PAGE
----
MARK: Well, the trouble with an alternative vaccine schedule is simply the fact that by following any of the alternative schedules you are delaying the protection that you can provide for your infant or child. I mean it would be like saying you're not going to put a child in their car seat for the first two months of life. I'm only going to start at two months of age. And those first two months, you're leaving your child vulnerable to these infections. So, I certainly discourage the use of an alternative schedule simply on that basis that you are delaying protection. Again, we've looked at the safety of vaccines given and the patterns that they are given and combined the way they are and we can say with confidence that they are safe to give in those ways.

MELANIE: And when they talk about the fact that they haven't seen these. But they haven't really gone away, right? I mean you're still seeing infant meningitis. We just saw a big measles outbreak. Things that we think have gone away are still prevalent in other countries, aren't they?

MARK: Right. I mean the common comment to that concern of parents or thought of parents that we do not see those vaccines is that these diseases still exist in the world and are basically a plane ride away. There is really nothing to keep a case of polio from coming to the United States and spread amongst people who are not vaccinated. It hasn’t happened yet. Thank goodness. But we have seen the importation of a number of infections. Just look at the Ebola story. We can't protect that with a vaccine but nobody in their wildest dreams thought that we would have cases of Ebola in the United States just a year ago. So, these things do exist and I see them as an infectious disease physician. I see kids in the hospital with chicken pox. Just a few years ago, I saw a child die with the chicken pox. So, these things are still there and we really can't afford to let our guard down or they will come roaring back just as the measles did just this last few months in the United States.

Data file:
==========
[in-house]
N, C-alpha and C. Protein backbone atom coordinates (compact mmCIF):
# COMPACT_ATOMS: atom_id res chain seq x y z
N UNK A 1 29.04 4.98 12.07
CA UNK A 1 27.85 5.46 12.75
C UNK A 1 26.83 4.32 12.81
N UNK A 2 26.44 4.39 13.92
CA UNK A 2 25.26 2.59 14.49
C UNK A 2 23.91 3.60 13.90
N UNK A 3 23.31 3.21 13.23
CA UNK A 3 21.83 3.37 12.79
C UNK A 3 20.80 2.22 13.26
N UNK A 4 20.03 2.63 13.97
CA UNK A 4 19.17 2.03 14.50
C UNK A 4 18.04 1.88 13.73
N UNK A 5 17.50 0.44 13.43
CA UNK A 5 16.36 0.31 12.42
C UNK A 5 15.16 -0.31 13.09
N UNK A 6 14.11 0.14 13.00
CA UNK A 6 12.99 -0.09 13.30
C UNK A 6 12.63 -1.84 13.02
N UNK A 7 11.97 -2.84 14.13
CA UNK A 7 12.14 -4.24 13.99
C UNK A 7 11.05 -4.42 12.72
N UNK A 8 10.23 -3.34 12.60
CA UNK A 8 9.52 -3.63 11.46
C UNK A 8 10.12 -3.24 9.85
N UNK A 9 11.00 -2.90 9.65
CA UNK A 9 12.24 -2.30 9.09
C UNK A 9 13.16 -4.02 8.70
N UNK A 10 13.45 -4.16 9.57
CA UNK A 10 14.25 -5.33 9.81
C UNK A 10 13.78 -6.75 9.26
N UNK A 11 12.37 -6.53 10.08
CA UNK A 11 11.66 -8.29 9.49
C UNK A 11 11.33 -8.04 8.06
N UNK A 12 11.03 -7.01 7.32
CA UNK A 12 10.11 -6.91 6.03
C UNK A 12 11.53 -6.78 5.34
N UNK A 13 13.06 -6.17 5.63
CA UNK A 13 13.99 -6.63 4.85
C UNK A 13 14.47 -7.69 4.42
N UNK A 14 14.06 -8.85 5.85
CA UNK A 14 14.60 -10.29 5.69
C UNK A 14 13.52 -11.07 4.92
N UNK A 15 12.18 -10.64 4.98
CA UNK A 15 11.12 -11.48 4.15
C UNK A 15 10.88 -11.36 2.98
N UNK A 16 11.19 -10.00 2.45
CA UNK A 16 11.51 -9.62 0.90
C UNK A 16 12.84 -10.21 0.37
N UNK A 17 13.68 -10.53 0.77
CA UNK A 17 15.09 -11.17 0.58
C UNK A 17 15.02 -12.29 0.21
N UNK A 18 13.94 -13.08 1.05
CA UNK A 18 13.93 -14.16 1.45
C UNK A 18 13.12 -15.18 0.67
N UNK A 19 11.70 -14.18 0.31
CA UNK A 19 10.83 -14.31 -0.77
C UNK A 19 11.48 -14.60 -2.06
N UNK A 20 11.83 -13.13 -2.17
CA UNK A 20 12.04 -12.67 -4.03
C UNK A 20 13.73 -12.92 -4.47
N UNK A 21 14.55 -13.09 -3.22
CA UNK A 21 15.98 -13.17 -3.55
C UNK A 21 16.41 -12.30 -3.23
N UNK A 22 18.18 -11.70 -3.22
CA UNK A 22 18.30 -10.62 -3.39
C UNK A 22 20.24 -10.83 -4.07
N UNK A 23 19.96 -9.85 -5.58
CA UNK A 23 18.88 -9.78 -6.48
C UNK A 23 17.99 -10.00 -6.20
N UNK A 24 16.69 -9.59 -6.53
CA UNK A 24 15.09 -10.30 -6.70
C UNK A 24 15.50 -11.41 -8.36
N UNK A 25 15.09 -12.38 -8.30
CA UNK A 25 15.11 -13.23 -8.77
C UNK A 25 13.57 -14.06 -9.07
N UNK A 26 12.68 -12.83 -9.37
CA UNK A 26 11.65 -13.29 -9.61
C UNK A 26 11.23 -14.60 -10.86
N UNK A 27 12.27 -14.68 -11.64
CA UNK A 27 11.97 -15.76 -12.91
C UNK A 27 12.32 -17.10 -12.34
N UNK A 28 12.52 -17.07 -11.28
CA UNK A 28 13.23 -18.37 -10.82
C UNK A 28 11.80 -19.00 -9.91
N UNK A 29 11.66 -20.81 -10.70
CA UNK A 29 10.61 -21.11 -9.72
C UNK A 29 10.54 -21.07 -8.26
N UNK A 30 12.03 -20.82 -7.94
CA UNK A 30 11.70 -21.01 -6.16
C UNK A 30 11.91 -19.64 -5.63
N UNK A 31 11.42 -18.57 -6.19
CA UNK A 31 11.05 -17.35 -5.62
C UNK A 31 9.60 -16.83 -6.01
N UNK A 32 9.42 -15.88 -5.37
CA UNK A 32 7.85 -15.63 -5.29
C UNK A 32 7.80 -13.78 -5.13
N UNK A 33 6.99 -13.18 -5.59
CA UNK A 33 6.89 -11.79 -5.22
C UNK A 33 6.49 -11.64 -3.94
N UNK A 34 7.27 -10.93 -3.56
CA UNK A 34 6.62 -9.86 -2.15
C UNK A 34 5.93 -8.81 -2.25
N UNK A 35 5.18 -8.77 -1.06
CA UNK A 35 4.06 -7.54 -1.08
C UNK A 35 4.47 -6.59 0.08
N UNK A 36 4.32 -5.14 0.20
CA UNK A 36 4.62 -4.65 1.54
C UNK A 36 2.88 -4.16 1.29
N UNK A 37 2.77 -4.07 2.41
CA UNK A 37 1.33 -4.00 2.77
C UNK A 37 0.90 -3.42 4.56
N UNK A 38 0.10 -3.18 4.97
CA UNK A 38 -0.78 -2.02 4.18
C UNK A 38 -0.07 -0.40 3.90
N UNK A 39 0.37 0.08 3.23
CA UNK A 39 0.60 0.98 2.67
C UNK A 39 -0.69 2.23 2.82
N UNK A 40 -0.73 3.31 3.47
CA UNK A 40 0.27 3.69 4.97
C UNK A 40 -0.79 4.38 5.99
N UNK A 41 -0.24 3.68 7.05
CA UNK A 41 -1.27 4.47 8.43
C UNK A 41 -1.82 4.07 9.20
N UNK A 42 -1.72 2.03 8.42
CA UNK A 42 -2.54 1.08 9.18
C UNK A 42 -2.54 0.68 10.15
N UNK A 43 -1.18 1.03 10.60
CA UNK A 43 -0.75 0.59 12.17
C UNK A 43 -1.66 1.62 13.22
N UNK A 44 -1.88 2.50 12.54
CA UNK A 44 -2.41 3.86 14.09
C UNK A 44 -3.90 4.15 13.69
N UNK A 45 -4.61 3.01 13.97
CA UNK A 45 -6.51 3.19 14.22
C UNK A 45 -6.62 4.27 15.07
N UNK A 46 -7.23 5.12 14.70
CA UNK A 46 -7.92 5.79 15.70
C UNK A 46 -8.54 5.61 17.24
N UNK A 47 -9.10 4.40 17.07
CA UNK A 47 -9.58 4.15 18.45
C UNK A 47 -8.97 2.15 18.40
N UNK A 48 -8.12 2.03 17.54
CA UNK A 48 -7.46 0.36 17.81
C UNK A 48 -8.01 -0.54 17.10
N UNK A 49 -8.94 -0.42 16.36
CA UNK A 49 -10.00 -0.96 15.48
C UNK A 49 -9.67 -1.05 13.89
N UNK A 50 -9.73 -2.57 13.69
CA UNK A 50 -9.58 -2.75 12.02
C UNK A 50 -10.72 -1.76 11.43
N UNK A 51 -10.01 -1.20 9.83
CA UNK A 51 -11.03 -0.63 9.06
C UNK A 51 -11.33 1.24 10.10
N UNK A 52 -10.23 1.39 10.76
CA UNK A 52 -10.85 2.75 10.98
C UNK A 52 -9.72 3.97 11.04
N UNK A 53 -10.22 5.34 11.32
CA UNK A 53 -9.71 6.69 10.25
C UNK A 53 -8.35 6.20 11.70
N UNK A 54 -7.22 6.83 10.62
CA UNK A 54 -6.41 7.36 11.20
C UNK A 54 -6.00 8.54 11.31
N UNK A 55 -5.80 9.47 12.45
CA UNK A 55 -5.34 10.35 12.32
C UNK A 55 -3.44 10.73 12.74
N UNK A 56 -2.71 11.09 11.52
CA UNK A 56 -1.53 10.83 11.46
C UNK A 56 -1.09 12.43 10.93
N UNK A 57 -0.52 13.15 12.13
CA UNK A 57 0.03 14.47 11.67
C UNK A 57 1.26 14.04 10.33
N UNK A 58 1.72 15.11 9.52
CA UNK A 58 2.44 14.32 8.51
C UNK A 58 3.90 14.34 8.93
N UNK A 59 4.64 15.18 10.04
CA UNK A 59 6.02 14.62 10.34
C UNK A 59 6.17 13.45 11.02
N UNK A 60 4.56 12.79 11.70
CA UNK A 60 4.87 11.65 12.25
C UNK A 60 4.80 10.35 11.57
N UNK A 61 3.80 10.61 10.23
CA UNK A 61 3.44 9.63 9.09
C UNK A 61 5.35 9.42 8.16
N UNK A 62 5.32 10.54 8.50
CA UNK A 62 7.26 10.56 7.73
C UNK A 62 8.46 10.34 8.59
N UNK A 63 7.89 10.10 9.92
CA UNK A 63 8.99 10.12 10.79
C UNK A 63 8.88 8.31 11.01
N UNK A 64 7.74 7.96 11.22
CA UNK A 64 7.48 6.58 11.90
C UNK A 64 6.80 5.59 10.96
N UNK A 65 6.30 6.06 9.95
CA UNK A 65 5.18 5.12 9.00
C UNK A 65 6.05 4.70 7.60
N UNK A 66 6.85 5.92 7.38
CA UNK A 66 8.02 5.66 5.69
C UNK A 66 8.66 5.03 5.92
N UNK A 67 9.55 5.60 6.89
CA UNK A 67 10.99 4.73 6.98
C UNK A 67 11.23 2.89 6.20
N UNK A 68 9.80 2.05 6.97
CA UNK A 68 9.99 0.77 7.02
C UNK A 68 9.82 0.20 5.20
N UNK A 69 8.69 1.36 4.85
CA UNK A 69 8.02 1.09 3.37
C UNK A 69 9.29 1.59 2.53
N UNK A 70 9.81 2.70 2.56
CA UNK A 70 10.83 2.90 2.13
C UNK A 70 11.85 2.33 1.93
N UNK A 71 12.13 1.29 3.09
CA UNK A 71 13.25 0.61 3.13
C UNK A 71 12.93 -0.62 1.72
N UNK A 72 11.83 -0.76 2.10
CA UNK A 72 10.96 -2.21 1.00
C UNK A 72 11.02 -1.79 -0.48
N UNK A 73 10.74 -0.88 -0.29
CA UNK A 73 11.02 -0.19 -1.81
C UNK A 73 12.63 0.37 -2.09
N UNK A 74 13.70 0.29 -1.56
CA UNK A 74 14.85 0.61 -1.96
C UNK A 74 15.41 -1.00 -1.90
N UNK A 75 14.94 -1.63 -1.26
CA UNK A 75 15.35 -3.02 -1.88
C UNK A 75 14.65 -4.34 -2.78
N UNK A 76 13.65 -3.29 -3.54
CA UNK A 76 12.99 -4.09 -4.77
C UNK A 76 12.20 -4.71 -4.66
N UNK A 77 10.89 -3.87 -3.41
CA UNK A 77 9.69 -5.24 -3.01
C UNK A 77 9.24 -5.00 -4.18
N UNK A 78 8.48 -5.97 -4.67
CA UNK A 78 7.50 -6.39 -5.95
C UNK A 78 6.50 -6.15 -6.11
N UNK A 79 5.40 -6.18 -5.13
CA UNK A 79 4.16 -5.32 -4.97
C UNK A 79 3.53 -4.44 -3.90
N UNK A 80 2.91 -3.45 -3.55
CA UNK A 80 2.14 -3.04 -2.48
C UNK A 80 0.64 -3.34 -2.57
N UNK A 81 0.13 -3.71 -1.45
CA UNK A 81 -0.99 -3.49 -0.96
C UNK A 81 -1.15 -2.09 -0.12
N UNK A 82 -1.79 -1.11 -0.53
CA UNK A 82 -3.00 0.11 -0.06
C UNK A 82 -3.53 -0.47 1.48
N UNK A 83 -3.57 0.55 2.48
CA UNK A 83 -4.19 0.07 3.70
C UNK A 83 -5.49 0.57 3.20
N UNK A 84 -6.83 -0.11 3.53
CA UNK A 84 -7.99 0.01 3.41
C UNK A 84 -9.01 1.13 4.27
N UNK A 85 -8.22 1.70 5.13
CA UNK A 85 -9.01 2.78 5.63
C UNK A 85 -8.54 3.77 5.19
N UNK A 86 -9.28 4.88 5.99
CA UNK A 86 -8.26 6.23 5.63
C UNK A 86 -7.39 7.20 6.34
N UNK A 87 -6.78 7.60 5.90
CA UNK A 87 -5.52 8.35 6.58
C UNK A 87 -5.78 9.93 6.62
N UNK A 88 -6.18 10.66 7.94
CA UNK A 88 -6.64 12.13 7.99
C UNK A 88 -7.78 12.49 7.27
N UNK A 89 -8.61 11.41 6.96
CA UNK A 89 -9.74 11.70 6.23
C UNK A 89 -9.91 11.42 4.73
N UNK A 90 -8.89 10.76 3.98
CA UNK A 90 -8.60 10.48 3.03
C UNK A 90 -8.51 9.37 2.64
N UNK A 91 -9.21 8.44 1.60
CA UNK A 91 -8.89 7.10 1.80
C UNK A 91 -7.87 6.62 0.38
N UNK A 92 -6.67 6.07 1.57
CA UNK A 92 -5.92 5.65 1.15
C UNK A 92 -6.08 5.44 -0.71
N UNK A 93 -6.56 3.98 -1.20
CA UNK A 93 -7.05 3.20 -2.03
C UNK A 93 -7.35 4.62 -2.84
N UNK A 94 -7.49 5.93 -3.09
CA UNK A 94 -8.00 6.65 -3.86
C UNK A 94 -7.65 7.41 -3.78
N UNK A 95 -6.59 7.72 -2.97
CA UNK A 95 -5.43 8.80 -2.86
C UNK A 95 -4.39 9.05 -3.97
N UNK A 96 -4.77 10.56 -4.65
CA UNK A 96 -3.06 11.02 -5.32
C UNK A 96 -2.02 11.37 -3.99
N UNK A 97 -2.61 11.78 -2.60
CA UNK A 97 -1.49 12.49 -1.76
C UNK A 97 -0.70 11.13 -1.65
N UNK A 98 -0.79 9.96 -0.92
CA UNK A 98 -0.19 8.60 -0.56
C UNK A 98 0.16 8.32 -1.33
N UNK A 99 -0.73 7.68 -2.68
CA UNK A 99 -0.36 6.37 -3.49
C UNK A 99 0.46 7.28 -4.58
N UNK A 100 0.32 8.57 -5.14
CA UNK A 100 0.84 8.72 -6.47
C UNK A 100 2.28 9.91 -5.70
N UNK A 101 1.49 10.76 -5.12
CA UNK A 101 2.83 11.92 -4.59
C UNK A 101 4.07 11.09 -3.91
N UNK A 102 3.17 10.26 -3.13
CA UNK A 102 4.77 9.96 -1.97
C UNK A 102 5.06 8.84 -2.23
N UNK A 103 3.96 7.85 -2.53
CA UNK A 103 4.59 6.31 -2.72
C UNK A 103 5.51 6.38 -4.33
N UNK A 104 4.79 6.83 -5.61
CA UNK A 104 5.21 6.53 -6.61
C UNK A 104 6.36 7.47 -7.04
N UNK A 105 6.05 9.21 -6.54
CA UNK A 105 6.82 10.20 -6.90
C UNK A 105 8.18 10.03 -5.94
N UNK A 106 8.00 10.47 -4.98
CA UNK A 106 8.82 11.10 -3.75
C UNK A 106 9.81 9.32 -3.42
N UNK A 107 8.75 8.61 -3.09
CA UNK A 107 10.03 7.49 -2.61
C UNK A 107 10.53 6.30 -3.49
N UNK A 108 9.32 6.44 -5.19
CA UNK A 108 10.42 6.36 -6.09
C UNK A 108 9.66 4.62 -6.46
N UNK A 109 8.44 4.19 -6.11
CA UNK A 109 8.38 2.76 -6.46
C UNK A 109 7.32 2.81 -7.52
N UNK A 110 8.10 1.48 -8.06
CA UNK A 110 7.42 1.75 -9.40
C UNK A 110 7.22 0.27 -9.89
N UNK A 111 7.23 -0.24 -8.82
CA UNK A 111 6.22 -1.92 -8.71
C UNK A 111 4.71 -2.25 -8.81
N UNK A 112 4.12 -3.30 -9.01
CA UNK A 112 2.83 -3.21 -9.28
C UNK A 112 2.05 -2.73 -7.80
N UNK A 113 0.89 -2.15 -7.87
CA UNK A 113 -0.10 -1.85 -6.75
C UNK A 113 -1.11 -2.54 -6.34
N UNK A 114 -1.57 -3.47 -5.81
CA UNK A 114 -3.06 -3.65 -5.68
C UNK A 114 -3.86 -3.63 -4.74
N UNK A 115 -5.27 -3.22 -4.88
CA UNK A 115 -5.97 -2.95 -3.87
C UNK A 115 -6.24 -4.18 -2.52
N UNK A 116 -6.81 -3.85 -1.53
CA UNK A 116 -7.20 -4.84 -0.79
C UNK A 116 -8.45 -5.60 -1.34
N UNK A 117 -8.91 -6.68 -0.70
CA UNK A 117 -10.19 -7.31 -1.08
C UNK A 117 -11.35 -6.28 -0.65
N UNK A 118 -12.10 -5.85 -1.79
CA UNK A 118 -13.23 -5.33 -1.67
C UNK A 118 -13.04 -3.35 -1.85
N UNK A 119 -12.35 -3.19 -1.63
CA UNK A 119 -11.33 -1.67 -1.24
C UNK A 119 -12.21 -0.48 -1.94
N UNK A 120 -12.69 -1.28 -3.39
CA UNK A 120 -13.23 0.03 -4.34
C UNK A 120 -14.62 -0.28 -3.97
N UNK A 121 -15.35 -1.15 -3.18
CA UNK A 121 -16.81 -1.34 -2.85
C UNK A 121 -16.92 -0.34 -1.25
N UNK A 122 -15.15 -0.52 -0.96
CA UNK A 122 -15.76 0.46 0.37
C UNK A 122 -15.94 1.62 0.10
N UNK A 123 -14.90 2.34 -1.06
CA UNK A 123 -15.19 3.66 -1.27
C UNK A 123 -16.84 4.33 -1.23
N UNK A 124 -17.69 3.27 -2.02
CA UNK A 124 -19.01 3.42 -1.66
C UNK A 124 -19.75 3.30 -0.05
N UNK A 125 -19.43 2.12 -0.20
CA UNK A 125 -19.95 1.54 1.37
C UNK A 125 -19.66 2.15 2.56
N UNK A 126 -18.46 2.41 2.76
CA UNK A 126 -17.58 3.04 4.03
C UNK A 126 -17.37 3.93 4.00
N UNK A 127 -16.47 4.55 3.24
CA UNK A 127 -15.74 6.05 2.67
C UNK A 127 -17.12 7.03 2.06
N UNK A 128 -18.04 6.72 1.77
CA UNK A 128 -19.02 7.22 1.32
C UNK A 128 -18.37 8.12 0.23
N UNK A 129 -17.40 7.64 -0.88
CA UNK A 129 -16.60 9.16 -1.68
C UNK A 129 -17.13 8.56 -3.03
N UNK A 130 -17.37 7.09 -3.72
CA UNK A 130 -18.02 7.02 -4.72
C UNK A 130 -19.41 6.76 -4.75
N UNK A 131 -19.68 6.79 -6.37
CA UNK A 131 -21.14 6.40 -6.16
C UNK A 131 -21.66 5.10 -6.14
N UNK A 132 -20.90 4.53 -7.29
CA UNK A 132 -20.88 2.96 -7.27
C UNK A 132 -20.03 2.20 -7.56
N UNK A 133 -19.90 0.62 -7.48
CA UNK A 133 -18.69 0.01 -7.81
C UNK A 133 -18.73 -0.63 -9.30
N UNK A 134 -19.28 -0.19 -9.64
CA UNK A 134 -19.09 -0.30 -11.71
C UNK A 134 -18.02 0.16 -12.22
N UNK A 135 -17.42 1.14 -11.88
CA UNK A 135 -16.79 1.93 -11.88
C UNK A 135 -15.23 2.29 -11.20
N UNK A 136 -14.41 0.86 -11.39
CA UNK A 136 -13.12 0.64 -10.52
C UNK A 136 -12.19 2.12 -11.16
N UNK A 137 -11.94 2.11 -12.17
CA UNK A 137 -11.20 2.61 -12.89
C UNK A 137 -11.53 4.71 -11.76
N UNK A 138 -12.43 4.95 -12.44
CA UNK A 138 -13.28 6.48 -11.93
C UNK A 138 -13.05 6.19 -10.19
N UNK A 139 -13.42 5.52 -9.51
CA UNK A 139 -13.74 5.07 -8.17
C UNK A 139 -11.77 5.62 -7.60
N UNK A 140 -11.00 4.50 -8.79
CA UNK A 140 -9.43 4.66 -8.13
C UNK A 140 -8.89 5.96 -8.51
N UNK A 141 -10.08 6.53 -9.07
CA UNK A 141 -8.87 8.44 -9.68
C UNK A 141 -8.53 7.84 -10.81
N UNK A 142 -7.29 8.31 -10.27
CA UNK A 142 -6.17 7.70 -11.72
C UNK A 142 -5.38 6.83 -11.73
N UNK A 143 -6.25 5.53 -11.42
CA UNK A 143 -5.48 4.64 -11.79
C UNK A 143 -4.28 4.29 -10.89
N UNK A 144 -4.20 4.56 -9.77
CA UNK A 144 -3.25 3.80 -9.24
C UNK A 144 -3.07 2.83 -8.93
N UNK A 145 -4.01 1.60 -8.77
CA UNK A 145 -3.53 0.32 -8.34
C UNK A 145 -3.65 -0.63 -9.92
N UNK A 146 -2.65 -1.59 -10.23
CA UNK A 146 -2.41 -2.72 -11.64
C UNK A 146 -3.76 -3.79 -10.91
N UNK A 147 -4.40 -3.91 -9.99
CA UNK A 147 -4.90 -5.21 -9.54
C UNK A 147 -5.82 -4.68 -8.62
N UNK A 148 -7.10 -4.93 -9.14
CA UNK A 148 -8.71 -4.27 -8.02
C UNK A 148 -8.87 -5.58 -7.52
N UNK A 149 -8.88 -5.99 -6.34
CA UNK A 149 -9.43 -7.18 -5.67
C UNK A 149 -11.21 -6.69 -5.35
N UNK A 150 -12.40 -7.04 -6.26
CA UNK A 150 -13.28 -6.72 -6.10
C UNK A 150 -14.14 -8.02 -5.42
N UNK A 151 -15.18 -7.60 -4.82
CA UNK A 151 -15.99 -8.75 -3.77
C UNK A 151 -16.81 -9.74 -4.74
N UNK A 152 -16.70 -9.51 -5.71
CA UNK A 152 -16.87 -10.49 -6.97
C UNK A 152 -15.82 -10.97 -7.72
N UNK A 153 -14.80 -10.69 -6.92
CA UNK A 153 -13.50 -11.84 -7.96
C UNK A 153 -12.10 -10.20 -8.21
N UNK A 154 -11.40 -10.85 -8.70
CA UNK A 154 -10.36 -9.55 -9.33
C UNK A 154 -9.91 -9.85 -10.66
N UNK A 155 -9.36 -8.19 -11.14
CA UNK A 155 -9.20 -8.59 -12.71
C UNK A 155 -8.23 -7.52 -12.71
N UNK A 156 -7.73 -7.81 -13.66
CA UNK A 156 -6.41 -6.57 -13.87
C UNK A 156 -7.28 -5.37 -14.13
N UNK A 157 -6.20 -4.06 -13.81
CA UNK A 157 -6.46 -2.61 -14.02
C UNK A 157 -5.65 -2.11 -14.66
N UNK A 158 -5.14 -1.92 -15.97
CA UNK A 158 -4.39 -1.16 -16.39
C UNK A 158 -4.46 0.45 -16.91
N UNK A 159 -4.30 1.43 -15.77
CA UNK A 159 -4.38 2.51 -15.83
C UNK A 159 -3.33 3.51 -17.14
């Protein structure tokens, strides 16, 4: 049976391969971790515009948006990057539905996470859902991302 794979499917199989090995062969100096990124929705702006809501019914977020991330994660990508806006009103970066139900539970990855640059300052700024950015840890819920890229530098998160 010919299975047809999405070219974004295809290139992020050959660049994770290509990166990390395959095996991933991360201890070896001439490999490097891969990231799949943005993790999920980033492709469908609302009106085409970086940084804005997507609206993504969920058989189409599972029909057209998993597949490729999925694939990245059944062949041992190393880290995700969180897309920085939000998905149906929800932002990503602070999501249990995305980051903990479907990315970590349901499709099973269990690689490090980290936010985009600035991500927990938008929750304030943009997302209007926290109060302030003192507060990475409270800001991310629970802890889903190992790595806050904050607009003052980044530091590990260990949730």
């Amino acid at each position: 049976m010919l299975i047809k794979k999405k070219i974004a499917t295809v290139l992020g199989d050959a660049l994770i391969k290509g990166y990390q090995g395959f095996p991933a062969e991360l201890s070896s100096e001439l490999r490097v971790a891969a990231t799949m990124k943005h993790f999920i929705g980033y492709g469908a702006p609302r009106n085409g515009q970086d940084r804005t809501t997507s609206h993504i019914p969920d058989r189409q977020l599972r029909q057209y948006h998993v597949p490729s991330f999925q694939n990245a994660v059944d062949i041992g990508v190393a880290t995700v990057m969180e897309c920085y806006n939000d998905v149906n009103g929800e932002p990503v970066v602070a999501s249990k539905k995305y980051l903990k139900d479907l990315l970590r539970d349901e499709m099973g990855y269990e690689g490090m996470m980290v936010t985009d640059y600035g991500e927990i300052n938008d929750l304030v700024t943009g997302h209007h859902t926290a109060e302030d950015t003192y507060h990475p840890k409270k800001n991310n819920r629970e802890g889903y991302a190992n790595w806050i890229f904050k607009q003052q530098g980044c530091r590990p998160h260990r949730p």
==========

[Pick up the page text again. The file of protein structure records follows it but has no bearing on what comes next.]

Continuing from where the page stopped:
MELANIE: And speaking of the measles, that is a nasty disease. Not only is it a nasty disease with many complications that can happen, but people think it's “just” the measles. And really, it's pretty serious. So, when you are really trying to get people to vaccinate and this is one of those vaccinations, MMR, that's caused so many controversies. What do you tell them about the fact that the diseases are worse than the vaccine?

MARK: Yeah. I think you can say that about the entire vaccine schedule. The groups that put together the schedule and make the recommendations carefully look at the risk from the disease and the risk from the vaccine and weigh which one is worse. And in every case, the vaccines that are recommended are recommended because the risk from the disease is much greater than the risk from the vaccine. So, that's true for measles. That's true for chicken pox. And we do have to realize that by letting our immunization levels drop we will start to see outbreaks of disease again.

MELANIE: And for little babies, Dr. Sawyer, these vaccines are safe. You've said that, but there are a few little side effects. Now, we only have about a minute and ten seconds left or so, so reiterate for us the safety and maybe even just the little red patch around the injection site, just the minimal safety concerns that parents may have.

MARK: I mean, I am not trying to say that there are no side effects from vaccines. There are, but again, the risk of those side effects is lower than risk of severe outcome from the disease. You mentioned measles. Measles kills between one and two children per thousand who get it. So, if we've already had 150 cases in the United States this year, if we get to a thousand, the chances are we are going to see a child die from the measles. So, the side effects that are common are very minor. They are, just as you said, red spots at the site of the vaccine; a sore arm; a little bit of crankiness and maybe a low grade fever with certain vaccines Those side effects are very short lived, usually just 24 hours. And the rate of serious side effects, in general, is on the order of one in a million. So these are things that are extremely rare and parents are just not going to see those side effects.

MELANIE: Well, you certainly heard it from the expert put so well. That these vaccine preventable diseases can be prevented and it's so important in this National Infant Immunization Week, if you have any questions to ask your pediatrician to find out about why the schedule is put forth the way that it is. About how important these vaccines are to not only you and your children but to all of the public health.

You're listening to Healthy Children right here on RadioMD.

Thanks for listening and stay well.